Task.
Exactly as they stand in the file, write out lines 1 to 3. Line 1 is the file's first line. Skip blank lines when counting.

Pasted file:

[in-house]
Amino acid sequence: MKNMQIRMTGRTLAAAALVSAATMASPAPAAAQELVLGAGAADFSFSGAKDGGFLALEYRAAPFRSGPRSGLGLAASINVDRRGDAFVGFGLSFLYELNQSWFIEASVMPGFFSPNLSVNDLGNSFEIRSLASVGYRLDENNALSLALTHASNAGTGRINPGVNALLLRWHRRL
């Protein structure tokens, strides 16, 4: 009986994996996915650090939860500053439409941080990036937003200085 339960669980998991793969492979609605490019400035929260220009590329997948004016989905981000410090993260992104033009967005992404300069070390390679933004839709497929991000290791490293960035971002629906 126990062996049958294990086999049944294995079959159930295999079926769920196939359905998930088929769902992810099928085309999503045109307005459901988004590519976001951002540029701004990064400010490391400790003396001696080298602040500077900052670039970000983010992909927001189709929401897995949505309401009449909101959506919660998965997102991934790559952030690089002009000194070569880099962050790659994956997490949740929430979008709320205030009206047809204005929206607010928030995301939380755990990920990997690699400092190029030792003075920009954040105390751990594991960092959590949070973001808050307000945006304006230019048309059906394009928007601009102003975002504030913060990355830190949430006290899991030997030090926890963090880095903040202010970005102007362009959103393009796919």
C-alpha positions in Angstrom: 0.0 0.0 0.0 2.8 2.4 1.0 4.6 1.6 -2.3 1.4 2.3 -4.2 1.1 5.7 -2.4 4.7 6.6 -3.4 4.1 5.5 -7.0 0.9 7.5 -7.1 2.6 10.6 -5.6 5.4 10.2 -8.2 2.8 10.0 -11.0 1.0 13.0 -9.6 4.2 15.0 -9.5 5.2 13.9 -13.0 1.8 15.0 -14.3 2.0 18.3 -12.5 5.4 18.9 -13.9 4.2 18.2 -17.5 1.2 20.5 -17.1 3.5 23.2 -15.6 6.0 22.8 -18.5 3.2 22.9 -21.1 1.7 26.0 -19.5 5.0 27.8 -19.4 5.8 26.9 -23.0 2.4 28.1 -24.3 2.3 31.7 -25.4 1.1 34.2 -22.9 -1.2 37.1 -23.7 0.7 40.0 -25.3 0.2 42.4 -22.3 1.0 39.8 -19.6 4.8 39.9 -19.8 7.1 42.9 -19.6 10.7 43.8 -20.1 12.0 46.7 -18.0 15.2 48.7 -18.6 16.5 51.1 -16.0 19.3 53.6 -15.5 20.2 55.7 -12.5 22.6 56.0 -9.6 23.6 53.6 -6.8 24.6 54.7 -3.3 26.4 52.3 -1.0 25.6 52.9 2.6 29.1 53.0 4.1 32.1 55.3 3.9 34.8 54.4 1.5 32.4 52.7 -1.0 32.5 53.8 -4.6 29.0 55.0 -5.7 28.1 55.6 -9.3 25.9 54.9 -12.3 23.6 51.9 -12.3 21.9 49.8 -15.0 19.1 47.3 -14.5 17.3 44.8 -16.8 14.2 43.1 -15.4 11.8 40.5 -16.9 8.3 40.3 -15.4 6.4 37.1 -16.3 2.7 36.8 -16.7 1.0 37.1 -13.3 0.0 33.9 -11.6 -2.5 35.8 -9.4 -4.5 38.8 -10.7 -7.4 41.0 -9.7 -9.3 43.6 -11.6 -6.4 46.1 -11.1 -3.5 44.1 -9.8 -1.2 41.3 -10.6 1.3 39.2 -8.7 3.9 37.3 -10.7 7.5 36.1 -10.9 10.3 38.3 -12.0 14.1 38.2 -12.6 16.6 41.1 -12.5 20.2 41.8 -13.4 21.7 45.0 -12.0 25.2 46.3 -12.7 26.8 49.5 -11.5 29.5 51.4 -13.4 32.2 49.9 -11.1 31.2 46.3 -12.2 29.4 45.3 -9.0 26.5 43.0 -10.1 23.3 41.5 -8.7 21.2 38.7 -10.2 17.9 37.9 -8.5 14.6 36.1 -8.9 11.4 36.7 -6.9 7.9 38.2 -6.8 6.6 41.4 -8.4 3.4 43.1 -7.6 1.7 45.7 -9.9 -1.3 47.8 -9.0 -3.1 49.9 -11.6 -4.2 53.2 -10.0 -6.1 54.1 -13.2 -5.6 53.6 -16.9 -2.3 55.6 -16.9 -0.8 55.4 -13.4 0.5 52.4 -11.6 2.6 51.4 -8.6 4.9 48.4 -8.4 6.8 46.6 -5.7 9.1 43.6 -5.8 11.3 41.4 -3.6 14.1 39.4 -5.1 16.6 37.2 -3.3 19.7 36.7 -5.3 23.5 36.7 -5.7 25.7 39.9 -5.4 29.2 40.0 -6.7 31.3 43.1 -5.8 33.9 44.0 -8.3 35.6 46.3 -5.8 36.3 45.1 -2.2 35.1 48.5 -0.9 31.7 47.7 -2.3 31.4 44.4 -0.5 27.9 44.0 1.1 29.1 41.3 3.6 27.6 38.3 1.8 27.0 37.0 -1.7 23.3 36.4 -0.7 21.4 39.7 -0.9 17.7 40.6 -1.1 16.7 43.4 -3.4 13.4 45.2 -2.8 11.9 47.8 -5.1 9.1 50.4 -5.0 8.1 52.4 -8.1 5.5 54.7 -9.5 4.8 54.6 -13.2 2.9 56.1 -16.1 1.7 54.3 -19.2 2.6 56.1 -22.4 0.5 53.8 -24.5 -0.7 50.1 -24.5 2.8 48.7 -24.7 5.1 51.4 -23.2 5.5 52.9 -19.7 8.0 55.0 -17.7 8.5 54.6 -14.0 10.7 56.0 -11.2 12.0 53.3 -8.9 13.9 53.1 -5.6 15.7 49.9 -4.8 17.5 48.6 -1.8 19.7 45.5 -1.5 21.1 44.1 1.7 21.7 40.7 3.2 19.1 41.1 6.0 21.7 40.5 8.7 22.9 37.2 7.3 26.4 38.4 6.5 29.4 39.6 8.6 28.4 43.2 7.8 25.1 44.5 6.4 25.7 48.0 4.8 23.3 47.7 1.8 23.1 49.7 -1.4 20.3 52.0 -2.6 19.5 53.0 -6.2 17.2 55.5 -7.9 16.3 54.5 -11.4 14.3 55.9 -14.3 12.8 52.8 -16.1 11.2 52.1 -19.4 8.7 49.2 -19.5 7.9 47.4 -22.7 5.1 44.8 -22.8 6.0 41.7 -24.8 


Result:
[in-house]
Amino acid sequence: MKNMQIRMTGRTLAAAALVSAATMASPAPAAAQELVLGAGAADFSFSGAKDGGFLALEYRAAPFRSGPRSGLGLAASINVDRRGDAFVGFGLSFLYELNQSWFIEASVMPGFFSPNLSVNDLGNSFEIRSLASVGYRLDENNALSLALTHASNAGTGRINPGVNALLLRWHRRL
């Protein structure tokens, strides 16, 4: 009986994996996915650090939860500053439409941080990036937003200085 339960669980998991793969492979609605490019400035929260220009590329997948004016989905981000410090993260992104033009967005992404300069070390390679933004839709497929991000290791490293960035971002629906 126990062996049958294990086999049944294995079959159930295999079926769920196939359905998930088929769902992810099928085309999503045109307005459901988004590519976001951002540029701004990064400010490391400790003396001696080298602040500077900052670039970000983010992909927001189709929401897995949505309401009449909101959506919660998965997102991934790559952030690089002009000194070569880099962050790659994956997490949740929430979008709320205030009206047809204005929206607010928030995301939380755990990920990997690699400092190029030792003075920009954040105390751990594991960092959590949070973001808050307000945006304006230019048309059906394009928007601009102003975002504030913060990355830190949430006290899991030997030090926890963090880095903040202010970005102007362009959103393009796919």